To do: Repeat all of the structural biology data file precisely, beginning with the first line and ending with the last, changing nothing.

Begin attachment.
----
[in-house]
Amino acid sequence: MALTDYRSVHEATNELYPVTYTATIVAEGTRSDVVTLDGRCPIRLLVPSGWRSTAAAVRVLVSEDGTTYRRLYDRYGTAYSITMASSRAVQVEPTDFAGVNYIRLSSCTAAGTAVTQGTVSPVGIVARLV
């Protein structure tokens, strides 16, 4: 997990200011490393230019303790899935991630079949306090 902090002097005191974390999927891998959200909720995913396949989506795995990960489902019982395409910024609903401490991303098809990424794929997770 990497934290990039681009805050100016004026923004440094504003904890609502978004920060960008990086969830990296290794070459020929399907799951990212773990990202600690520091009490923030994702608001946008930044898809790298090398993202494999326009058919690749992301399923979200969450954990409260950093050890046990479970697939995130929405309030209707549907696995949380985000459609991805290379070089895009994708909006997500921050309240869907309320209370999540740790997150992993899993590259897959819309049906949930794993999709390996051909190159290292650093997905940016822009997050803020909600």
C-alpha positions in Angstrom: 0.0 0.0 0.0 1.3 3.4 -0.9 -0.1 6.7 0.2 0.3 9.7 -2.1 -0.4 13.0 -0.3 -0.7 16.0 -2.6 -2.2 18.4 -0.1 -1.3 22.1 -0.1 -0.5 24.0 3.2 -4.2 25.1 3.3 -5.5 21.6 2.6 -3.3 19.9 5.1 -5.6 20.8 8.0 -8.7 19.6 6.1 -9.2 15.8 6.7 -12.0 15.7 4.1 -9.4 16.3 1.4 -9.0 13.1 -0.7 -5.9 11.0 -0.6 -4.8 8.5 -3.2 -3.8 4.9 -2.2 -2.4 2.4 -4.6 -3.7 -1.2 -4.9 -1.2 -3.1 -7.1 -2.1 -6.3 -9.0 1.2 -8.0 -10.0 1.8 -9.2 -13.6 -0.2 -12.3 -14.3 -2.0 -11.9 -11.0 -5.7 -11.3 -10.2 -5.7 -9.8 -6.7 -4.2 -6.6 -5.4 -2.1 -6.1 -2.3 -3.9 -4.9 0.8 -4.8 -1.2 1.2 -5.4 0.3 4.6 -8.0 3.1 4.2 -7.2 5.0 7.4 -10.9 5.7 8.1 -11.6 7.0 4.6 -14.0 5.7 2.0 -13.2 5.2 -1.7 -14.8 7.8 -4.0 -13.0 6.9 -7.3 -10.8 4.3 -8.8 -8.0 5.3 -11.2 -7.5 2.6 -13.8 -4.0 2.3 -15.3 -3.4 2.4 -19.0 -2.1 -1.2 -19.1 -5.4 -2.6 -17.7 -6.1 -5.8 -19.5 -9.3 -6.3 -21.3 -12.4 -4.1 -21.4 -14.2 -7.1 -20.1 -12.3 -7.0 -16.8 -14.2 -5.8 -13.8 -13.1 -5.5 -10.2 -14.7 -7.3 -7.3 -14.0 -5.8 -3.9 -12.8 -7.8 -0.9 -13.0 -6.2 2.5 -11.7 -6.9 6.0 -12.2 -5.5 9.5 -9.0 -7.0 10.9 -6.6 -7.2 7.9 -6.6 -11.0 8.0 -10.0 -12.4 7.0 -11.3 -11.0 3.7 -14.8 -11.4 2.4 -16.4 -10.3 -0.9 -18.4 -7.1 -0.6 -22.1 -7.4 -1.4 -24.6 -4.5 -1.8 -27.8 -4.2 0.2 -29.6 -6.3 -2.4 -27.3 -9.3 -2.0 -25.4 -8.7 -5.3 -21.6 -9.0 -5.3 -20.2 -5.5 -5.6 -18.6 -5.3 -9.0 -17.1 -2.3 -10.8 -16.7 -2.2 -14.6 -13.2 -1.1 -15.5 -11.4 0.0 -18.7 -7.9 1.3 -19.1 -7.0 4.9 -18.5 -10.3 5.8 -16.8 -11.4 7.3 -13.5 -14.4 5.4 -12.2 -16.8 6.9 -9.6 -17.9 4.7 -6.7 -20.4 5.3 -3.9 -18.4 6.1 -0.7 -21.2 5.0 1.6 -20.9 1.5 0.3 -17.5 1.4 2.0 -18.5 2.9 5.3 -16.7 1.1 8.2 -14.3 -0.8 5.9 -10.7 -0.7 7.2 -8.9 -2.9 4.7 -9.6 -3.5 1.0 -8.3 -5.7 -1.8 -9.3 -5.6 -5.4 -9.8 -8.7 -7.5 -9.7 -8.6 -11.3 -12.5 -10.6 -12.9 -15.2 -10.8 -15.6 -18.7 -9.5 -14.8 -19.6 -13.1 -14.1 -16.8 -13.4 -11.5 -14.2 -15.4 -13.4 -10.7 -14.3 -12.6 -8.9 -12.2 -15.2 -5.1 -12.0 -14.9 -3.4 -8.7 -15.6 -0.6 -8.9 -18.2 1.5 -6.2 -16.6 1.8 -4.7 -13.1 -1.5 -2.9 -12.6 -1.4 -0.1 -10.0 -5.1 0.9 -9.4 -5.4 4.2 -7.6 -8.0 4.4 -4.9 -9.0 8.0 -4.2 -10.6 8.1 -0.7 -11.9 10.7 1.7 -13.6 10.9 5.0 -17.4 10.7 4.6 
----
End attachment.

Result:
[in-house]
Amino acid sequence: MALTDYRSVHEATNELYPVTYTATIVAEGTRSDVVTLDGRCPIRLLVPSGWRSTAAAVRVLVSEDGTTYRRLYDRYGTAYSITMASSRAVQVEPTDFAGVNYIRLSSCTAAGTAVTQGTVSPVGIVARLV
């Protein structure tokens, strides 16, 4: 997990200011490393230019303790899935991630079949306090 902090002097005191974390999927891998959200909720995913396949989506795995990960489902019982395409910024609903401490991303098809990424794929997770 990497934290990039681009805050100016004026923004440094504003904890609502978004920060960008990086969830990296290794070459020929399907799951990212773990990202600690520091009490923030994702608001946008930044898809790298090398993202494999326009058919690749992301399923979200969450954990409260950093050890046990479970697939995130929405309030209707549907696995949380985000459609991805290379070089895009994708909006997500921050309240869907309320209370999540740790997150992993899993590259897959819309049906949930794993999709390996051909190159290292650093997905940016822009997050803020909600």
C-alpha positions in Angstrom: 0.0 0.0 0.0 1.3 3.4 -0.9 -0.1 6.7 0.2 0.3 9.7 -2.1 -0.4 13.0 -0.3 -0.7 16.0 -2.6 -2.2 18.4 -0.1 -1.3 22.1 -0.1 -0.5 24.0 3.2 -4.2 25.1 3.3 -5.5 21.6 2.6 -3.3 19.9 5.1 -5.6 20.8 8.0 -8.7 19.6 6.1 -9.2 15.8 6.7 -12.0 15.7 4.1 -9.4 16.3 1.4 -9.0 13.1 -0.7 -5.9 11.0 -0.6 -4.8 8.5 -3.2 -3.8 4.9 -2.2 -2.4 2.4 -4.6 -3.7 -1.2 -4.9 -1.2 -3.1 -7.1 -2.1 -6.3 -9.0 1.2 -8.0 -10.0 1.8 -9.2 -13.6 -0.2 -12.3 -14.3 -2.0 -11.9 -11.0 -5.7 -11.3 -10.2 -5.7 -9.8 -6.7 -4.2 -6.6 -5.4 -2.1 -6.1 -2.3 -3.9 -4.9 0.8 -4.8 -1.2 1.2 -5.4 0.3 4.6 -8.0 3.1 4.2 -7.2 5.0 7.4 -10.9 5.7 8.1 -11.6 7.0 4.6 -14.0 5.7 2.0 -13.2 5.2 -1.7 -14.8 7.8 -4.0 -13.0 6.9 -7.3 -10.8 4.3 -8.8 -8.0 5.3 -11.2 -7.5 2.6 -13.8 -4.0 2.3 -15.3 -3.4 2.4 -19.0 -2.1 -1.2 -19.1 -5.4 -2.6 -17.7 -6.1 -5.8 -19.5 -9.3 -6.3 -21.3 -12.4 -4.1 -21.4 -14.2 -7.1 -20.1 -12.3 -7.0 -16.8 -14.2 -5.8 -13.8 -13.1 -5.5 -10.2 -14.7 -7.3 -7.3 -14.0 -5.8 -3.9 -12.8 -7.8 -0.9 -13.0 -6.2 2.5 -11.7 -6.9 6.0 -12.2 -5.5 9.5 -9.0 -7.0 10.9 -6.6 -7.2 7.9 -6.6 -11.0 8.0 -10.0 -12.4 7.0 -11.3 -11.0 3.7 -14.8 -11.4 2.4 -16.4 -10.3 -0.9 -18.4 -7.1 -0.6 -22.1 -7.4 -1.4 -24.6 -4.5 -1.8 -27.8 -4.2 0.2 -29.6 -6.3 -2.4 -27.3 -9.3 -2.0 -25.4 -8.7 -5.3 -21.6 -9.0 -5.3 -20.2 -5.5 -5.6 -18.6 -5.3 -9.0 -17.1 -2.3 -10.8 -16.7 -2.2 -14.6 -13.2 -1.1 -15.5 -11.4 0.0 -18.7 -7.9 1.3 -19.1 -7.0 4.9 -18.5 -10.3 5.8 -16.8 -11.4 7.3 -13.5 -14.4 5.4 -12.2 -16.8 6.9 -9.6 -17.9 4.7 -6.7 -20.4 5.3 -3.9 -18.4 6.1 -0.7 -21.2 5.0 1.6 -20.9 1.5 0.3 -17.5 1.4 2.0 -18.5 2.9 5.3 -16.7 1.1 8.2 -14.3 -0.8 5.9 -10.7 -0.7 7.2 -8.9 -2.9 4.7 -9.6 -3.5 1.0 -8.3 -5.7 -1.8 -9.3 -5.6 -5.4 -9.8 -8.7 -7.5 -9.7 -8.6 -11.3 -12.5 -10.6 -12.9 -15.2 -10.8 -15.6 -18.7 -9.5 -14.8 -19.6 -13.1 -14.1 -16.8 -13.4 -11.5 -14.2 -15.4 -13.4 -10.7 -14.3 -12.6 -8.9 -12.2 -15.2 -5.1 -12.0 -14.9 -3.4 -8.7 -15.6 -0.6 -8.9 -18.2 1.5 -6.2 -16.6 1.8 -4.7 -13.1 -1.5 -2.9 -12.6 -1.4 -0.1 -10.0 -5.1 0.9 -9.4 -5.4 4.2 -7.6 -8.0 4.4 -4.9 -9.0 8.0 -4.2 -10.6 8.1 -0.7 -11.9 10.7 1.7 -13.6 10.9 5.0 -17.4 10.7 4.6 